Many say that this play occurred because of Antigone’s decision to bury Polyneices. However, if Creon did not make the decision of not giving Polyneices a proper burial, then the whole tragedy would not have occurred. There would be no consequences for the reason that the gods would be happy. In other words, one could say that Creon’s actions lead into this tragedy. Not only does Creon lead the way for this play, but he is able to make very important choices, giving him the title of a leading
Oedipus the King, translated by Thomas Gould, is a very interesting and complex story. Throughout this mythical story of incest and patricide, Oedipus tries to find and expose the killer of King Laius. Little does Oedipus know, it was he who killed the former king of Thebes. In the beginning of the play, citizens of Thebes beg Oedipus to lift the plague that threatens to demolish the city. Oedipus sends his brother in law, Creon, to the oracle to learn what needs to be done.
Examples of this maturation are shown when he explains, "It was good that God kept the truths of life from the young as they were starting out or else they’d have no heart to start at all" (284). Our view of the story changes as well when we notice that Grady 's life of adventure and experiences turns into tragedy and misfortune. His life is more about loss than accomplishment to the point where his life is an ultimate failure. By the conclusion of this story Grady has undergone a complete change. First person point of view used by McCarthy has ended up being a very successful way of telling the story.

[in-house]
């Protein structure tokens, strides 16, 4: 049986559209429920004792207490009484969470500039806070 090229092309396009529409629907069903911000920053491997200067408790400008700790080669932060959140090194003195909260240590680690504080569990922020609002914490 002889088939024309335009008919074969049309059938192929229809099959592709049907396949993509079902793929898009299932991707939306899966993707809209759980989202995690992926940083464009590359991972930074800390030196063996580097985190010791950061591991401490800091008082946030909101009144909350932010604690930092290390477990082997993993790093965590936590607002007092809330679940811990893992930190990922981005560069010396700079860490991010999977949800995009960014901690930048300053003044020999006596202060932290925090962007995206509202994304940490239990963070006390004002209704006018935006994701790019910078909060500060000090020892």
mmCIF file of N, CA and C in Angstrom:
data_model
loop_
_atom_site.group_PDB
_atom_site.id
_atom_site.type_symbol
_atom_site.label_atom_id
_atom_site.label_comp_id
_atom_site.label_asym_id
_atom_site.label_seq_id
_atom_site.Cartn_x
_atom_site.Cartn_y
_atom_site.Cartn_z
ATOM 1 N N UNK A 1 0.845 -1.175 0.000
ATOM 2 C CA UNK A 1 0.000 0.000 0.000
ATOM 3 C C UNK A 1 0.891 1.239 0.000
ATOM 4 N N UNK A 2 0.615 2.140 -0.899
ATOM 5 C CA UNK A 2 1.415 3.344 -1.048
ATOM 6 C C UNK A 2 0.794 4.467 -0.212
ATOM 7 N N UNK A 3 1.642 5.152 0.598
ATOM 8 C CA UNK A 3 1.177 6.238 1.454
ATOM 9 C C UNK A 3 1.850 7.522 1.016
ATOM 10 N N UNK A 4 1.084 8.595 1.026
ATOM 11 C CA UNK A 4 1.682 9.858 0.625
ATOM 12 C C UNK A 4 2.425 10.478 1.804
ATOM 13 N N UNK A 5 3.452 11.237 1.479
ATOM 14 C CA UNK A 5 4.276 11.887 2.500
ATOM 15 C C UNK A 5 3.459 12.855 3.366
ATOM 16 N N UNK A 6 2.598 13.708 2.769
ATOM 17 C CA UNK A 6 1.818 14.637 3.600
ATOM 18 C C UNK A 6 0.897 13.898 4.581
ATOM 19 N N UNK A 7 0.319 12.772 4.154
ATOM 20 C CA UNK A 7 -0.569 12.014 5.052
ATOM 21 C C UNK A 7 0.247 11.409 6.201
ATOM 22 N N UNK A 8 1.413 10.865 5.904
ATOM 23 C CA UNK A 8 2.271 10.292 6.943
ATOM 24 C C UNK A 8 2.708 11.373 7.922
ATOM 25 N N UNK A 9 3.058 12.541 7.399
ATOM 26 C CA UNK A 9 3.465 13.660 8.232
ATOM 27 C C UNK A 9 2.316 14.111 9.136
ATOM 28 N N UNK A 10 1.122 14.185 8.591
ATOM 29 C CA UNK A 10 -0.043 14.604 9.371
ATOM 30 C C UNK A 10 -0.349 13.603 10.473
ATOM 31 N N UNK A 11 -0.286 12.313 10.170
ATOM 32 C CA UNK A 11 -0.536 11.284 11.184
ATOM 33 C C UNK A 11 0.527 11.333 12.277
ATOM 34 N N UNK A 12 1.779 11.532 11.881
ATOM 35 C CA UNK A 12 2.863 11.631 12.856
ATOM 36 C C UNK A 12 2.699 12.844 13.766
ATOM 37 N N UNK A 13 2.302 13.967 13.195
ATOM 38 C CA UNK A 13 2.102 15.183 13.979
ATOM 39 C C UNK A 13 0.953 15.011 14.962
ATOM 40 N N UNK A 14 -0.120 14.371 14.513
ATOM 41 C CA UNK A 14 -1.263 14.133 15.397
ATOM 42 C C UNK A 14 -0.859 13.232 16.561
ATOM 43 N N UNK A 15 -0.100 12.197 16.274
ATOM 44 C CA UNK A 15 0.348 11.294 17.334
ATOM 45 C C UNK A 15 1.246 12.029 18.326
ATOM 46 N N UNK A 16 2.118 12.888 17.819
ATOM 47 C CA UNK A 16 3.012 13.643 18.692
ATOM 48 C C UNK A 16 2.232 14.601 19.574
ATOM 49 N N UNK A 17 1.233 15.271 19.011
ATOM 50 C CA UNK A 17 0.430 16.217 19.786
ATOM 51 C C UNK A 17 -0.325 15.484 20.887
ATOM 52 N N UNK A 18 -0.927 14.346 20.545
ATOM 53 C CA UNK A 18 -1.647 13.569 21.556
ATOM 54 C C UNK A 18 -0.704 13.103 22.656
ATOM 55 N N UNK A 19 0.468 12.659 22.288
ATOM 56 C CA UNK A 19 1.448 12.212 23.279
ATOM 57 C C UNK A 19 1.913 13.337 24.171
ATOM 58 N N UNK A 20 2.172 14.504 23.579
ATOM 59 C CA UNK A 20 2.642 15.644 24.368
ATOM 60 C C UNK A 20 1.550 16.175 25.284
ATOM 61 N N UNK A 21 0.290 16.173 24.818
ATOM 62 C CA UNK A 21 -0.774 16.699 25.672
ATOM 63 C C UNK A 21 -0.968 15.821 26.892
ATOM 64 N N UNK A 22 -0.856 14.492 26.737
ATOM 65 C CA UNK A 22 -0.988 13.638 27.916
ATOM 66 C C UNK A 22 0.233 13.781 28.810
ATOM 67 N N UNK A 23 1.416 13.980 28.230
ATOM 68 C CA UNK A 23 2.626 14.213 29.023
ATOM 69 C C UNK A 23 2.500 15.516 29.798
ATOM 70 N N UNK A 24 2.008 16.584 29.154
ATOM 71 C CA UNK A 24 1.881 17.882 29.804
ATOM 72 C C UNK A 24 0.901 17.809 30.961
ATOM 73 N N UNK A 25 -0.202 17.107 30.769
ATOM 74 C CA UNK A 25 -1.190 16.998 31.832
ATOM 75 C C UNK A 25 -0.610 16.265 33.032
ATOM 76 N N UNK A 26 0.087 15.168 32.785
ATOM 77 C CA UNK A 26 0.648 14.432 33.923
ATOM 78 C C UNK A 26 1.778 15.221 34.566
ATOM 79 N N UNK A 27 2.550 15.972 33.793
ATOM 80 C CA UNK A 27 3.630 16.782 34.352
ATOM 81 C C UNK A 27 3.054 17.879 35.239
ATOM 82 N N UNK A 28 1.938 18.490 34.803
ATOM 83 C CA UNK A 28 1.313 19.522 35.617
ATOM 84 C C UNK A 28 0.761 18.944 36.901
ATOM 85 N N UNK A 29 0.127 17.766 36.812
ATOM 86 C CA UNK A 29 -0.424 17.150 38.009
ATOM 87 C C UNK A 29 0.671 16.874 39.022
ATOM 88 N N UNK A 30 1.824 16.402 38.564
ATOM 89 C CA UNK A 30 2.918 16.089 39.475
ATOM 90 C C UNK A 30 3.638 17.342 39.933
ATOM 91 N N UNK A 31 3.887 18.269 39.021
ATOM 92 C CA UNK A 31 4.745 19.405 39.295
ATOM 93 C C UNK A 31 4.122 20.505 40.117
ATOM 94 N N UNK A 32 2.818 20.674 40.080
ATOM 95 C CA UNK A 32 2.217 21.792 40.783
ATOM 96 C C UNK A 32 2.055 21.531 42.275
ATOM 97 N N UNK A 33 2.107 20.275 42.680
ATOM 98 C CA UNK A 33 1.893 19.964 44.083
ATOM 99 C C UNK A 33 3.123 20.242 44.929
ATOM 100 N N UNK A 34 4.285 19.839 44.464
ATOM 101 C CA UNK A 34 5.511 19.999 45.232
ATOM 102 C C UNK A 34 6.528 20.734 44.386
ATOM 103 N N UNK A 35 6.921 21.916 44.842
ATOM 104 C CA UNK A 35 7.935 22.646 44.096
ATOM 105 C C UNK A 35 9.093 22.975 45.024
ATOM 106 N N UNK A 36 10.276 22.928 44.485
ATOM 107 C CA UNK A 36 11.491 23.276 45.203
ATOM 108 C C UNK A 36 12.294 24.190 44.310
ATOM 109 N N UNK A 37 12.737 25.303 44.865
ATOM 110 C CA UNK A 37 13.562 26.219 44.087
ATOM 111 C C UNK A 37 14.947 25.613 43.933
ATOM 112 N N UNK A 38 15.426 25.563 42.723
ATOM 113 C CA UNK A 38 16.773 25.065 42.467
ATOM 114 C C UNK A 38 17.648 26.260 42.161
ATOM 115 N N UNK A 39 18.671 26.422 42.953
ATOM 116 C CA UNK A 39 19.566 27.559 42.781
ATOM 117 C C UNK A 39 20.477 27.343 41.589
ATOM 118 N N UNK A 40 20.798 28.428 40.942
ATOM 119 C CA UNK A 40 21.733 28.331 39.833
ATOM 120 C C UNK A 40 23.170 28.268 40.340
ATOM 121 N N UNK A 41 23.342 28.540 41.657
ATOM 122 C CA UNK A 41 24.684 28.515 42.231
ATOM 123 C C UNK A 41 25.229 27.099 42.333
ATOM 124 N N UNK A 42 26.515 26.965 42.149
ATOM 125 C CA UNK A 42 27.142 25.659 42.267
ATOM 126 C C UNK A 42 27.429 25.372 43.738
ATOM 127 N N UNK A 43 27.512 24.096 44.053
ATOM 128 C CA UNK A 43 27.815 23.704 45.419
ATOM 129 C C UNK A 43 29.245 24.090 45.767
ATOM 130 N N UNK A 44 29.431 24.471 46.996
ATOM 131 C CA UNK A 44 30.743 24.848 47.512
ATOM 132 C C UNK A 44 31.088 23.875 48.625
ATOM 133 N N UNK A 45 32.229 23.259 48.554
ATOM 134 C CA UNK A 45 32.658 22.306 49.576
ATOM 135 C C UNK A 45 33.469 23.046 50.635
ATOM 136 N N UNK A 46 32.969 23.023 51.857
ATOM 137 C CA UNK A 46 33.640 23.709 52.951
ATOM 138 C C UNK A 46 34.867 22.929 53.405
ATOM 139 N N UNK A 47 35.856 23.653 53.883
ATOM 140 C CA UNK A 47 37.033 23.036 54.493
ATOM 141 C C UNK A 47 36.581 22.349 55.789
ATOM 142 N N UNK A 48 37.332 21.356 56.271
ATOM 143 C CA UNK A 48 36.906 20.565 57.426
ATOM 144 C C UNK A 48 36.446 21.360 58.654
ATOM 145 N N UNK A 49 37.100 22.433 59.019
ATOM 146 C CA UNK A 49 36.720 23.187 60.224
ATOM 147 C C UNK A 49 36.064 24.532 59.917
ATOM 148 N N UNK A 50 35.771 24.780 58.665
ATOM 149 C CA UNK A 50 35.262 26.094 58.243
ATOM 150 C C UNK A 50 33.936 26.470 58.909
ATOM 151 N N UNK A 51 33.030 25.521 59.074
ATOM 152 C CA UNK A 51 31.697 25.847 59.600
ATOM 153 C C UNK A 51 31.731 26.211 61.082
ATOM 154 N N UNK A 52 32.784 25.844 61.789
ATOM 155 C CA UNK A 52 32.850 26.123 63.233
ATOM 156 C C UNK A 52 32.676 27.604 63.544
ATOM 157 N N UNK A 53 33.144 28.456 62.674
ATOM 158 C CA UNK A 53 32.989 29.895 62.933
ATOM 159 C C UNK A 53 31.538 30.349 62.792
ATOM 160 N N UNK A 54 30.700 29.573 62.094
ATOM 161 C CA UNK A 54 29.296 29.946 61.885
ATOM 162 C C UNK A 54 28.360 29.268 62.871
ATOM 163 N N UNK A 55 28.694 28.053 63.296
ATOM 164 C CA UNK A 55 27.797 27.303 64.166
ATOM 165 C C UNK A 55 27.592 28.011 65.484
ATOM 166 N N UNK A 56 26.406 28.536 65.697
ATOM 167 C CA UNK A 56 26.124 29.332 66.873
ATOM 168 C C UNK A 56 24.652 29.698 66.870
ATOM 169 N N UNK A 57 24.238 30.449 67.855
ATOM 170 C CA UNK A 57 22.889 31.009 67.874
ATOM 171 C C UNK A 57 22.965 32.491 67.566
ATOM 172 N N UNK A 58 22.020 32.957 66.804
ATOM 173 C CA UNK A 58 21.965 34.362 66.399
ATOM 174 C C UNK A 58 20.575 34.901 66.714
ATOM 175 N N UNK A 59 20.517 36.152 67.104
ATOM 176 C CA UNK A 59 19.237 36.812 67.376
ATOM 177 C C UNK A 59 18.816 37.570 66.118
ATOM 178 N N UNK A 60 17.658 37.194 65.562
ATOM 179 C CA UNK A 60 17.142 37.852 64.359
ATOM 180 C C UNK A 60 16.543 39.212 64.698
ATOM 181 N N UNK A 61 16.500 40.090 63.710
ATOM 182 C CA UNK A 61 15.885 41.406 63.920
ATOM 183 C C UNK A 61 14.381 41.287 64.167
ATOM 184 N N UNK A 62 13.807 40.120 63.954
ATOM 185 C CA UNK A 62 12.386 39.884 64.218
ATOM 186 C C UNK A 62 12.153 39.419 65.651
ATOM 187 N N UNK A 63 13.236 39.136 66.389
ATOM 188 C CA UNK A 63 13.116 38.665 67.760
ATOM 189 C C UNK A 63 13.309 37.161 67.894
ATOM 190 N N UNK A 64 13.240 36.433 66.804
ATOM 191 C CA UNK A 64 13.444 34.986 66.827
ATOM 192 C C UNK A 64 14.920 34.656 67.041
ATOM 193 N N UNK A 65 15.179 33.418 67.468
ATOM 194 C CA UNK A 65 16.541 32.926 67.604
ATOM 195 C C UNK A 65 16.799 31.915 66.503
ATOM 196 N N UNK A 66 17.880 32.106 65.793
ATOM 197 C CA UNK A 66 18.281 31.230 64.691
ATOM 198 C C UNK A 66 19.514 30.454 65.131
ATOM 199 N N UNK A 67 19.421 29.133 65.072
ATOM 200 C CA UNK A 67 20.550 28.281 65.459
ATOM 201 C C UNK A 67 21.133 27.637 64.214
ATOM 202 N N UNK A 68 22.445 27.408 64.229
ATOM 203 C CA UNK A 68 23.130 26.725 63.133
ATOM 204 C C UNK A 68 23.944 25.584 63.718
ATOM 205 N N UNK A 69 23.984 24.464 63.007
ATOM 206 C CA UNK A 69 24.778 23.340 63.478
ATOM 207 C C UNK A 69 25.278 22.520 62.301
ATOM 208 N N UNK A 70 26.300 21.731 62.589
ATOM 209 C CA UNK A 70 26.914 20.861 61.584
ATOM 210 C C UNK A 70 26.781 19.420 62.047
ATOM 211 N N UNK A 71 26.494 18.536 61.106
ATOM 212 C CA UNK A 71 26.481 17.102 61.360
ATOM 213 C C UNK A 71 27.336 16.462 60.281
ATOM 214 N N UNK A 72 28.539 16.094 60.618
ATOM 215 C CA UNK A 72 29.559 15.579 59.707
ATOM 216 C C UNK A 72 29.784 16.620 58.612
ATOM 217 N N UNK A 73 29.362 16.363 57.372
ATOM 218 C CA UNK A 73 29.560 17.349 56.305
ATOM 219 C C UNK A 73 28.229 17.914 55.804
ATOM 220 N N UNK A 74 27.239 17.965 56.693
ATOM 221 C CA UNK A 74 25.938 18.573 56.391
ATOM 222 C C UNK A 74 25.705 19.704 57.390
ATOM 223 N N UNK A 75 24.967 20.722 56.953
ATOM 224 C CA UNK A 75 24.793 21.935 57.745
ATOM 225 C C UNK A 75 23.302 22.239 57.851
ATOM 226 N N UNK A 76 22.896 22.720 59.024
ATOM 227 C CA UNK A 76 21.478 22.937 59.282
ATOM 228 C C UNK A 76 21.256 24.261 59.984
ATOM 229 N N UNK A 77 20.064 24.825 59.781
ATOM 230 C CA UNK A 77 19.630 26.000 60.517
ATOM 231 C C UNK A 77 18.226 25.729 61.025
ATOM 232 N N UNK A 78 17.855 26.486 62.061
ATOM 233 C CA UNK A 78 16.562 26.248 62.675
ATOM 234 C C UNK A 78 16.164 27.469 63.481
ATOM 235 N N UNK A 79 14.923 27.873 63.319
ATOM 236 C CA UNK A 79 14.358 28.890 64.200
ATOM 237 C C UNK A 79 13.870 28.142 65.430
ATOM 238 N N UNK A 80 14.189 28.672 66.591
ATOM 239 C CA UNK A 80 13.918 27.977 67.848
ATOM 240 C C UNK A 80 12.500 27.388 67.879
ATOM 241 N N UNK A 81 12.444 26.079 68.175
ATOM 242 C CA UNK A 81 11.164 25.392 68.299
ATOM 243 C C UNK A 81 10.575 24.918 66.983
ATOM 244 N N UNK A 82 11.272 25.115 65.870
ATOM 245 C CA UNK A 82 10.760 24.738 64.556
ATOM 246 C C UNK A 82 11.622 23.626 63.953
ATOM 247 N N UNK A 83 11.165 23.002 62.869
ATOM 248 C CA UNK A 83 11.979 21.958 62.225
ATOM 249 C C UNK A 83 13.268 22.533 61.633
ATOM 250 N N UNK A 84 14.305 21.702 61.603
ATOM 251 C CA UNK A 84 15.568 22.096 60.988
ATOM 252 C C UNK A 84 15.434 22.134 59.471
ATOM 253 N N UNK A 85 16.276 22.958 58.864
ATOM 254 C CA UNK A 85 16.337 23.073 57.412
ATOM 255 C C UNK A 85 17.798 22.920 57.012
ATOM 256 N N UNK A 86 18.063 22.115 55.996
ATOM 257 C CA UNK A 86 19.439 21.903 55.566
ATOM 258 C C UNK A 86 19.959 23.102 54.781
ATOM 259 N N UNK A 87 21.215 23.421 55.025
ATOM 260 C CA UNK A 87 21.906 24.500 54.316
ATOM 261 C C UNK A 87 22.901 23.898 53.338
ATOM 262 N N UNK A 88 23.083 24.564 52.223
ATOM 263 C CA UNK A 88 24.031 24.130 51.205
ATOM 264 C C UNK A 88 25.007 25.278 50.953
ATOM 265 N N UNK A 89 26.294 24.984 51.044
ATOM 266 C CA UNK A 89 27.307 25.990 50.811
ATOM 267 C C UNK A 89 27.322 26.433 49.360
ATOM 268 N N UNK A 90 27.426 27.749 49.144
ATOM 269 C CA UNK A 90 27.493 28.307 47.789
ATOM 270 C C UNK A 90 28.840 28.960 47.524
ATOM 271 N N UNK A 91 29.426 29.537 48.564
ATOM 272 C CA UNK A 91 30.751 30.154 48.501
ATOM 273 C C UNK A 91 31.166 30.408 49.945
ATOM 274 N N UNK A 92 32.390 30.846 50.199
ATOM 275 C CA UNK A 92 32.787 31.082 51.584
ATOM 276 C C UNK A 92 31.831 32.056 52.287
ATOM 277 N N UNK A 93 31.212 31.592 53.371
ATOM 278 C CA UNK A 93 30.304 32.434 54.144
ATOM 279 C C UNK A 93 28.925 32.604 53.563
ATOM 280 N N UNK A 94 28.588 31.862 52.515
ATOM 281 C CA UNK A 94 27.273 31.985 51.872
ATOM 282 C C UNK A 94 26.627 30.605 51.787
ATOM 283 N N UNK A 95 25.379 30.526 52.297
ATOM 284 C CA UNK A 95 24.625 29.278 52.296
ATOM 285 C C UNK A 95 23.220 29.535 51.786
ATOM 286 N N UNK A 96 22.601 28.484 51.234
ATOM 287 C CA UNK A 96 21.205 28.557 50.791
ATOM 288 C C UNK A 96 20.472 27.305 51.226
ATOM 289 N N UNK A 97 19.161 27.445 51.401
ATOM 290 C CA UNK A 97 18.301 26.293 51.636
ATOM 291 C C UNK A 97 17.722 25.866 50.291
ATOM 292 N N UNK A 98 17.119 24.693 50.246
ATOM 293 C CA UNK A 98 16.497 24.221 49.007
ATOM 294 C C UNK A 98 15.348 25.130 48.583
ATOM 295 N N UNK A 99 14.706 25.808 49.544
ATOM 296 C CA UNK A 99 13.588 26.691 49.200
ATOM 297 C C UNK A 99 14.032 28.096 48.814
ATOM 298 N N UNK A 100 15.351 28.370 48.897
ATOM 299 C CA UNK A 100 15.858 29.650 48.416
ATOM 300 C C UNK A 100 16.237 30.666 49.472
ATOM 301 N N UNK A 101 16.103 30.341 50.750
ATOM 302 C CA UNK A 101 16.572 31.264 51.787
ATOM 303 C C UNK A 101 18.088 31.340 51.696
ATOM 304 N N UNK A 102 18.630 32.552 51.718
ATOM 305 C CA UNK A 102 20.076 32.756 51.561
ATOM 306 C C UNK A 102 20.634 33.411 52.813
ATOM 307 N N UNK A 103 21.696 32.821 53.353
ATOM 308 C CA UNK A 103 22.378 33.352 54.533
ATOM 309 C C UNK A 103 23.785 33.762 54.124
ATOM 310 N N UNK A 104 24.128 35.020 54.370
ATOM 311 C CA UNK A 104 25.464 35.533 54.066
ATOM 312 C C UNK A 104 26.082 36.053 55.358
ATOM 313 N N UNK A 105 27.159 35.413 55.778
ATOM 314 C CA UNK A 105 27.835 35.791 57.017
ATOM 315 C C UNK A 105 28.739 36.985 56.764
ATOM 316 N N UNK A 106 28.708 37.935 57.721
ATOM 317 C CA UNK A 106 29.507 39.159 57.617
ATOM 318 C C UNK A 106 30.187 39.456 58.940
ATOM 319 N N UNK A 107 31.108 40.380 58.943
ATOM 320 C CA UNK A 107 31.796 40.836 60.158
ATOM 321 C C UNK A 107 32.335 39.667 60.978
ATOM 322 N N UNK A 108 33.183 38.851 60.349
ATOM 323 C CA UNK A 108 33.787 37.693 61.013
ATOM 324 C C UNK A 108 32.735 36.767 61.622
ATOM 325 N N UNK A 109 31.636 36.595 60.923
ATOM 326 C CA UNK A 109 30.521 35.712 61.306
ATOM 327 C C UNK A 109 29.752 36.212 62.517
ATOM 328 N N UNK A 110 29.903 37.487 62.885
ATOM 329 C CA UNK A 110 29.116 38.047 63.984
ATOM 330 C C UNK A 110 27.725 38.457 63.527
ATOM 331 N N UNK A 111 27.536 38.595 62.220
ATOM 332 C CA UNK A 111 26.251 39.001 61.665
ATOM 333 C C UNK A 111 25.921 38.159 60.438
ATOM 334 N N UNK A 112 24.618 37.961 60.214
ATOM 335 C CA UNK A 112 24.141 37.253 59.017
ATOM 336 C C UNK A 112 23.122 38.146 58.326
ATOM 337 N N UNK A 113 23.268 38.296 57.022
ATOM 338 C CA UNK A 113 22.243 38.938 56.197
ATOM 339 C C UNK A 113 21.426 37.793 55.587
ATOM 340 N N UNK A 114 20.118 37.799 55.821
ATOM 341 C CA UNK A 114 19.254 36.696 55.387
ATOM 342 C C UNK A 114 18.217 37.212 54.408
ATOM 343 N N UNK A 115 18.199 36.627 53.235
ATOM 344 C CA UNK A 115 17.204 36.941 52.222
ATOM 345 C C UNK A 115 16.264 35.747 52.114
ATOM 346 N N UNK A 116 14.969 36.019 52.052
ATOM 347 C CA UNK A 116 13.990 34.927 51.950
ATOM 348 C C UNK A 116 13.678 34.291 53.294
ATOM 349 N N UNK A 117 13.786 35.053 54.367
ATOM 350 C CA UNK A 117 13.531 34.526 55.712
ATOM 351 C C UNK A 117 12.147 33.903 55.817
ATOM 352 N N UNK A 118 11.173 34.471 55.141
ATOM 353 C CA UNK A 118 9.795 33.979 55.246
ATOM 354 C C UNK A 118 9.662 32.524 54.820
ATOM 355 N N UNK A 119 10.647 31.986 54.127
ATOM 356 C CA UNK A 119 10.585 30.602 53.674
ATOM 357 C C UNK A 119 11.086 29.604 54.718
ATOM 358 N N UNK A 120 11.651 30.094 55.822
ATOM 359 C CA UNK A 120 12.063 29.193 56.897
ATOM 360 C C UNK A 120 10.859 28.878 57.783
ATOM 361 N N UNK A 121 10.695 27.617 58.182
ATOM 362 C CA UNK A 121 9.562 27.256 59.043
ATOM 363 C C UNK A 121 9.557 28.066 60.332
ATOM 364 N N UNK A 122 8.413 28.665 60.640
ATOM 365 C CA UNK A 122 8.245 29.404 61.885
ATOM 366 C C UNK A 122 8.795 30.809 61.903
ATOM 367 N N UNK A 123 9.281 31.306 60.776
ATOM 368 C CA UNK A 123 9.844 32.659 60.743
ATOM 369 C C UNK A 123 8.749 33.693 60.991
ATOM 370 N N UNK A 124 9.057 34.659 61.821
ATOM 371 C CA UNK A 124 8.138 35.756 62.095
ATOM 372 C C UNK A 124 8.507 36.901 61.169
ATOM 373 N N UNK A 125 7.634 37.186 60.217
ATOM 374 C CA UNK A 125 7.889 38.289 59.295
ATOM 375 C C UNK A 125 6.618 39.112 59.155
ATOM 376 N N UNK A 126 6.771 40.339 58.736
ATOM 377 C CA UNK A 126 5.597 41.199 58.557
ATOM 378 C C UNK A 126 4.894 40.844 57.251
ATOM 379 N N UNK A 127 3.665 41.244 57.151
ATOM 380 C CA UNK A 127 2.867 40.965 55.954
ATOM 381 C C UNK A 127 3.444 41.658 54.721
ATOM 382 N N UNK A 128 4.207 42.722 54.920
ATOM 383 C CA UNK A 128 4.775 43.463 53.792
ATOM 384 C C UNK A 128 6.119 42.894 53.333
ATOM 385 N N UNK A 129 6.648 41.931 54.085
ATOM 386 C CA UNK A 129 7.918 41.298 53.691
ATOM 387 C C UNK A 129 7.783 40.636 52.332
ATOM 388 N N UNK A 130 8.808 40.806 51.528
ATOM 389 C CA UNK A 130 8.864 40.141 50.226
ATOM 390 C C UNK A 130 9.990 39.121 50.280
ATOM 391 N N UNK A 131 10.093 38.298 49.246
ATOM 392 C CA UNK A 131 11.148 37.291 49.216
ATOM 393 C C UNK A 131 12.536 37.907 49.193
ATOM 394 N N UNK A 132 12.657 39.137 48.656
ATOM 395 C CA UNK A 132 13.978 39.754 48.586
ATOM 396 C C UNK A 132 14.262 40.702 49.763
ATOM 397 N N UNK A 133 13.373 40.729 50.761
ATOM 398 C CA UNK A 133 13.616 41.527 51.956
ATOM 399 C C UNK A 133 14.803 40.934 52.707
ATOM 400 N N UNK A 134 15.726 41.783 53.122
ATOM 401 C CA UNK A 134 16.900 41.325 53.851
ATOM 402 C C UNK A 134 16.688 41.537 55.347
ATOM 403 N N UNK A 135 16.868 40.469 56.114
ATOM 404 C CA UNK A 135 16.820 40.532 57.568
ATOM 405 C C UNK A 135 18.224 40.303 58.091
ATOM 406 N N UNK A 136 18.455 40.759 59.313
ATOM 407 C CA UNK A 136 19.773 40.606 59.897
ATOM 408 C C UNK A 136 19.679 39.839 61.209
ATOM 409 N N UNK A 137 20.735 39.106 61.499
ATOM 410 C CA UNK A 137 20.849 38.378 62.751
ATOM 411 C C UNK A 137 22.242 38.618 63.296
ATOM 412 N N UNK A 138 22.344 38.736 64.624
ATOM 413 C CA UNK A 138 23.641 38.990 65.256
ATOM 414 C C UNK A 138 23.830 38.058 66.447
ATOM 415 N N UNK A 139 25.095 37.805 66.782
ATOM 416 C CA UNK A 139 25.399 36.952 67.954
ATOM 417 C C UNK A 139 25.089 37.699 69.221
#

Arthur Dimmesdale from The Scarlet Letter however, set a more destructive path for himself. Although his pride did affect Hester Prynne and his daughter Pearl, It still was more about him torturing himself instead of admitting and confessing to what he did wrong and relieving himself of that guilt and pain. Instead he chose to live with the knowledge that he did all of this because he was so proud of his status in his community as the minister and didn't want to lose that respect everybody had him. The reason he didn’t tell the truth about the adultery was because of this very pride and he admits it. But, not to suggest more obvious reasons, it may be that they are kept silent by the very constitution of their nature...guilty as they may be, retaining, nevertheless, a zeal for God’s glory and man’s welfare, they shrink from displaying themselves black and filthy in the view of men...So, to their own unutterable torment, they go about among their fellow-creatures, looking pure as new-fallen snow; while their hearts are all speckled and spotted with iniquity of which they cannot rid themselves.
Proctor! Proctor!" (-Parris Last Page in Crucible) By sacrificing his integrity in the beginning of the story for wealth and power he created an image of a villain for himself, but by the end once he realized the state of his integrity he attempted to save John helping restore his integrity and made him less of a villain. Integrity is an essential piece of heroism, this can especially be seen in the novel "The Crucible" as the two ideals of integrity and heroism collide. This is seen through such characters like Abigail, John, and Parris all of whom exhibit the polar opposites as well as the in